I liked making a period movie because it felt very much that I was creating another world which, to me, is the very essence of the movie experience. With Wilderness it was the very contemporary nature that was a challenge because it felt almost ordinary – so again, you try and find something which makes it exist in a different way. Oddly enough, one of the things I like most about Wilderness is the very grounded and ‘real’ feeling it has even though it is just a regular slasher film in many ways. Something about the way the acting and directing came together just lifted it into a slightly different place. Seems to work for the audience too, which is nice to see.
ZH: Do you limit yourself to on screen violence? Do you think there’s a limit to what should be shown, gore wise etc?
MJB: I was astonished that Wilderness earned a UK 15 certificate as it is a very violent feeling film and I conspicuously wanted that. I was sure it was going to be an 18 but clearly you can get away with a lot these days. I’m not one to bottle out of these things ( Deathwatch felt a little soft on the gore and shocks in retrospect which I think lost it some support from the horror fans) and it seems to me that if you’re making a horror movie then you should really deliver a few cool ‘gore’ moments. The producers were nervous about how far I was taking some of the gore but then again, I’m a horror fan and I just felt that’s the kind of cool stuff I wanted to see. If you don’t like it, don’t watch it. Seems pretty simple to me.
It is interesting, as the film maker, that you become a little inured to the effects of gore and violence within your films. Obviously I know it’s just a load of rubber, ultra slime and fake blood but people do respond to it as real and come out shocked at how gory it is. Also, certainly with Wilderness, the gore is often alongside some pretty ferocious feeling performances and that sets people on edge a little.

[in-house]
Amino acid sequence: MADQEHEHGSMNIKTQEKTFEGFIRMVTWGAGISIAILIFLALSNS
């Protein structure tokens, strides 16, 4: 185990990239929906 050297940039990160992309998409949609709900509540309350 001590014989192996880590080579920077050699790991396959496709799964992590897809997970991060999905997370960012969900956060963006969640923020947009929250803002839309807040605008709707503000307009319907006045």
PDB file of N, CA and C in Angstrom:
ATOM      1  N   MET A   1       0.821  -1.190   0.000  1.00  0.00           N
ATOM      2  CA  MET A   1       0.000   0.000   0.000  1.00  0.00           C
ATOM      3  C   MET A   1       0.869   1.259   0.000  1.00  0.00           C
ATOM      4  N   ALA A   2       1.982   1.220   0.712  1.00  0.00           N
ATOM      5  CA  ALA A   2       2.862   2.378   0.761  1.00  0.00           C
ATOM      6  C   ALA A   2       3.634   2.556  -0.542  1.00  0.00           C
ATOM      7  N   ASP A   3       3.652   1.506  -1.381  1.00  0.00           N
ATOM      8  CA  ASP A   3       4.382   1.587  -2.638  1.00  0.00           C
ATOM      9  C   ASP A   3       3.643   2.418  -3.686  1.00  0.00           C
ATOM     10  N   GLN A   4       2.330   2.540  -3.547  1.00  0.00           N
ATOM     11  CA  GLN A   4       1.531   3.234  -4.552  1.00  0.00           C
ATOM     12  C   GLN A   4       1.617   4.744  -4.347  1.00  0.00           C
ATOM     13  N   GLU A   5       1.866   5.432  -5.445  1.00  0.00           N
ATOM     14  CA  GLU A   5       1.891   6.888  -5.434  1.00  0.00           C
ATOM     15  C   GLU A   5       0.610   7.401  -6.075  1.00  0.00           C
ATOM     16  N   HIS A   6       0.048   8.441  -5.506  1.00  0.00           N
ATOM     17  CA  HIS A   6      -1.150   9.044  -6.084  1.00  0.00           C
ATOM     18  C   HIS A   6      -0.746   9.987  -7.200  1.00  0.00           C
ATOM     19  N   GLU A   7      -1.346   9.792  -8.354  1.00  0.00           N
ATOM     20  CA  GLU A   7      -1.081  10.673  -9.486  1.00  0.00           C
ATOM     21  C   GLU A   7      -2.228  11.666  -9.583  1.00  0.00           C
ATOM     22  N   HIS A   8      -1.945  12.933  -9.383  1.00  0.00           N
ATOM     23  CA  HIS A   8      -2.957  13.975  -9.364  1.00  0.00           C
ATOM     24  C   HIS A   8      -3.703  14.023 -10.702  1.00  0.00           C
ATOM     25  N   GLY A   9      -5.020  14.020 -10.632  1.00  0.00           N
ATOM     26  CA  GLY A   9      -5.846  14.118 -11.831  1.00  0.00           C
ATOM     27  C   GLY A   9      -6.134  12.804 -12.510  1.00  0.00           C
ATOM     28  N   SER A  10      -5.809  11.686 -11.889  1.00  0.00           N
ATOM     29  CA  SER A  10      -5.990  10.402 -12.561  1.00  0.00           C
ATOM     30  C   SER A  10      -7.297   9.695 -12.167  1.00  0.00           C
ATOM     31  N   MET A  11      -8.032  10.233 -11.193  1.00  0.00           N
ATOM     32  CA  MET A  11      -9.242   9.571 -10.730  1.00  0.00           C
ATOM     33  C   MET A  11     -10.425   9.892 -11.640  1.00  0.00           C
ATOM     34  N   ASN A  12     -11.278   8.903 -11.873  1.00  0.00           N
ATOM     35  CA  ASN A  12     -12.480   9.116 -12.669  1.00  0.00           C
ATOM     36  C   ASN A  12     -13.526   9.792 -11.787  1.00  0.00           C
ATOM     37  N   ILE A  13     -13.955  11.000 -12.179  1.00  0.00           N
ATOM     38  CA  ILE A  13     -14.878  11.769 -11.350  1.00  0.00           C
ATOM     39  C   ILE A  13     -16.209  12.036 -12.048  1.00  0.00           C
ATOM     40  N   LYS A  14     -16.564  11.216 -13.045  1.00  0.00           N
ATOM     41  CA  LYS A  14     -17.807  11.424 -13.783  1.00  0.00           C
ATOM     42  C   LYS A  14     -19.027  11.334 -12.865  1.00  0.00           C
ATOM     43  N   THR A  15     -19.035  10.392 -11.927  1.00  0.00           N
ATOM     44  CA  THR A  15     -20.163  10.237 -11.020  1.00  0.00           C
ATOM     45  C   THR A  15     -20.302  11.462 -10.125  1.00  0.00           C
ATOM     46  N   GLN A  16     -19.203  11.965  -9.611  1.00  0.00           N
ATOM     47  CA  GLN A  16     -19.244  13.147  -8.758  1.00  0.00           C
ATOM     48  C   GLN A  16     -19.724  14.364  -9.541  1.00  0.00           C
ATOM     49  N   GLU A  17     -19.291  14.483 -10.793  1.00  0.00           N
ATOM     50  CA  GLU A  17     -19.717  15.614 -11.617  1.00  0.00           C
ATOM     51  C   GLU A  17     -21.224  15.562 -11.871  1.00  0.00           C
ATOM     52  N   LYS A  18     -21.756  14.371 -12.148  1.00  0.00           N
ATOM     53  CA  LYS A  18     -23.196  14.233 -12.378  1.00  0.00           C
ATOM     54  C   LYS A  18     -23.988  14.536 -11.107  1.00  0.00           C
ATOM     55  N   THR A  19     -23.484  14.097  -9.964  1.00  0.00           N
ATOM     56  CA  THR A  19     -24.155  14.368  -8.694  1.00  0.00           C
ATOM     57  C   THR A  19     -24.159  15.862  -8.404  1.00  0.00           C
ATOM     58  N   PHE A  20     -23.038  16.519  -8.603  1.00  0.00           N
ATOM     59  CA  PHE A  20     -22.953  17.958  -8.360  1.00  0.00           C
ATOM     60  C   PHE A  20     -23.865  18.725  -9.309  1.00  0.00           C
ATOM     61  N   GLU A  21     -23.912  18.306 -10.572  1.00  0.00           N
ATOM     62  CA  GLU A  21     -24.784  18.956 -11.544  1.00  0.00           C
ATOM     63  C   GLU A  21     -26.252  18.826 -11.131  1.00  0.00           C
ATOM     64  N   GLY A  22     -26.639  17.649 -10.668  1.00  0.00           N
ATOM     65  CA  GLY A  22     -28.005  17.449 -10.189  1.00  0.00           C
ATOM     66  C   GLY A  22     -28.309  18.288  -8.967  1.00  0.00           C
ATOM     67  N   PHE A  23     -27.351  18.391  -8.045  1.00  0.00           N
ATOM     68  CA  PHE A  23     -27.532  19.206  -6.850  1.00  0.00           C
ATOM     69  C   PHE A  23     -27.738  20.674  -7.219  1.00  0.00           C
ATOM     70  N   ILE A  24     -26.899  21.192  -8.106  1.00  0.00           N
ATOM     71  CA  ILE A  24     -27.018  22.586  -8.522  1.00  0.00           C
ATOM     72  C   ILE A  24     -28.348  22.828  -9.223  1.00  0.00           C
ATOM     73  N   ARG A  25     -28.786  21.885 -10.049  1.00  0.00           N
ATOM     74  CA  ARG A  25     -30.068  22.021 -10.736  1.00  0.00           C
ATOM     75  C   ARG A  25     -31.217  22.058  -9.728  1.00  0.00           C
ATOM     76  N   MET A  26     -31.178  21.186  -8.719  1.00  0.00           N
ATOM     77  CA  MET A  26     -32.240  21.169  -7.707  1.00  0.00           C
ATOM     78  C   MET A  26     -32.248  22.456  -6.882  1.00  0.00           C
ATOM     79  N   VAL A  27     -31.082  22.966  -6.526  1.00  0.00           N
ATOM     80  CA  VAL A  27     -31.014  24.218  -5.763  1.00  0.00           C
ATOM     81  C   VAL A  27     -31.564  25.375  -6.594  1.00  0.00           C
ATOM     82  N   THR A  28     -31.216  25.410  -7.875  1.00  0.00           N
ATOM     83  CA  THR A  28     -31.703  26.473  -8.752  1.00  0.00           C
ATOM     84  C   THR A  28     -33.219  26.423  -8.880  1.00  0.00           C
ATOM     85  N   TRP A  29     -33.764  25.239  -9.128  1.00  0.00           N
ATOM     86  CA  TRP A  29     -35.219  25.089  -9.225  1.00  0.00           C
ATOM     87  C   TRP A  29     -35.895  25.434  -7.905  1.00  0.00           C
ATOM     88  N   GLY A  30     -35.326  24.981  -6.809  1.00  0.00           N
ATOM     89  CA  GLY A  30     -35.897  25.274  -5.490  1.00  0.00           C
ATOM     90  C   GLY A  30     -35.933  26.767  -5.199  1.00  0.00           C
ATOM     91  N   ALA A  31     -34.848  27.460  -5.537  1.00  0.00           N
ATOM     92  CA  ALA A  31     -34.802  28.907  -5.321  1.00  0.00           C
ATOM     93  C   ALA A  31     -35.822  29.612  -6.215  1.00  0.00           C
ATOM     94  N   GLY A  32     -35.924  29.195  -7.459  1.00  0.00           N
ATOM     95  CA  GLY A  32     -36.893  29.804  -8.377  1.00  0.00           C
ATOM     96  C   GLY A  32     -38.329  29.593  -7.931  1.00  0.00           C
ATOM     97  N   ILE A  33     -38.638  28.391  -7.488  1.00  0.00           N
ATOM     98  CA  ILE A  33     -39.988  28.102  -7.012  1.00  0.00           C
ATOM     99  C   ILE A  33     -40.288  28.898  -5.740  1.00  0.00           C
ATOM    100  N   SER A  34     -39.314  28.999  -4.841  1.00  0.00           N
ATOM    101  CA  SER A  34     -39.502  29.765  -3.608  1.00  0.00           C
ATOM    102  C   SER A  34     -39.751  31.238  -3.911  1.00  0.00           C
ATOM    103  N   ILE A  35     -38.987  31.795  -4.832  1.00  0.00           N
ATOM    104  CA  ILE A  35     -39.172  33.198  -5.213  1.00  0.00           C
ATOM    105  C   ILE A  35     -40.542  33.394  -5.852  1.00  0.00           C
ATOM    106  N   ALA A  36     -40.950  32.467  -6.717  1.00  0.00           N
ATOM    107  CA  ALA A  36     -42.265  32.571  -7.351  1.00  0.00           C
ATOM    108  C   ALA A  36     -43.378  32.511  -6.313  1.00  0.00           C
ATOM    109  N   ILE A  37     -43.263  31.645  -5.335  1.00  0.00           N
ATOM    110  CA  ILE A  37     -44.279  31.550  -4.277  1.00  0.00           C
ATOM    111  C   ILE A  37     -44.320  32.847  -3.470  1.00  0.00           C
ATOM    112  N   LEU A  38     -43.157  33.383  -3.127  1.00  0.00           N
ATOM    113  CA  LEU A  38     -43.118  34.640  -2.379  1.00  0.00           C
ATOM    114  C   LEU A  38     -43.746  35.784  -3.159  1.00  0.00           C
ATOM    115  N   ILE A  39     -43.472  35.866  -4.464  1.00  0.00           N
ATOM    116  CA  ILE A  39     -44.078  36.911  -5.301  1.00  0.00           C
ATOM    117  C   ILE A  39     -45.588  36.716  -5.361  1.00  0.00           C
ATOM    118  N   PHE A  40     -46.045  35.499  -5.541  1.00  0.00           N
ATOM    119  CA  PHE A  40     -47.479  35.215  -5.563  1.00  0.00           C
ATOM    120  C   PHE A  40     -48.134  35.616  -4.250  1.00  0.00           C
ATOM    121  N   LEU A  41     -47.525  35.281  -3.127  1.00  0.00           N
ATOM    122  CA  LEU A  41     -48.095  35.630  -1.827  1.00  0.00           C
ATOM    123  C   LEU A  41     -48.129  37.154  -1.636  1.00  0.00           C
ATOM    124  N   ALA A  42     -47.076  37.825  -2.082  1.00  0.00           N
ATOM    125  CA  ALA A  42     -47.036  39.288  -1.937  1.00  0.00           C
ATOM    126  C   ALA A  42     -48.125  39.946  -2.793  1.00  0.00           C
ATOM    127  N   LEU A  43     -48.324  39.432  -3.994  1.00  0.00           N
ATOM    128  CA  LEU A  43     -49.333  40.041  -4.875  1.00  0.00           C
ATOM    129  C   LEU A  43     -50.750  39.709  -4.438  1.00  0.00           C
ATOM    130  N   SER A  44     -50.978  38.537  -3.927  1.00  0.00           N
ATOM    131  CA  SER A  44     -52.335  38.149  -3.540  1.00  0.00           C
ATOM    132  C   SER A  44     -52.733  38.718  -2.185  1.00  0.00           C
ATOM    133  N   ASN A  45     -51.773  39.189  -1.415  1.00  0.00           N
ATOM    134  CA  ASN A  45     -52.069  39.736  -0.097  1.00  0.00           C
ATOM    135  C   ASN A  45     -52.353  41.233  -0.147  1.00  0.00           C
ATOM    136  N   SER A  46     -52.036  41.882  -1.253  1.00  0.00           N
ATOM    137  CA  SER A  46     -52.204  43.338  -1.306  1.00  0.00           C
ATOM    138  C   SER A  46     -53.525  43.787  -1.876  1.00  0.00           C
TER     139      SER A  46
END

ZH: Are you happy with Wilderness and have any scenes been removed (for time or any other reason) that would be put back into the DVD release?
MJB: I’m pretty happy with Wilderness but there are loads of things I’d change or do differently. No sense in dwelling on it now though; the movie is done and it’s up to the audience to decide if they like it or not. I want the actors to get full credit though because some of those young guys and girls did really great work which lifts the film to new places for these kinds of pictures.
There are a few scenes that I took out, mostly for time and pace reasons but I don’t imagine there’s going to be anything like a recut DVD version with extra ‘unrated’ sequences. That kind of thing costs money and we all know how thin on the ground that stuff is these days.
ZH: So what’s next for you?
MJB: Right now as well as producing a few other movies based on my scripts, I’m working on an epic fantasy adventure based on Robert E. (Conan the Barbarian) Howard’s ‘Solomon Kane’ character. I’ve written the script and am preparing the film for a late 2006 or early 2007 shoot. I’m incredibly excited about this project as I’ve always loved fantasy novels and wanted to really bring something dark and compelling to the sword and sorcery world. You can be sure it’s going to be very intense and unlike anything that’s gone before.
ZH: Michael J Basset, thank you very much.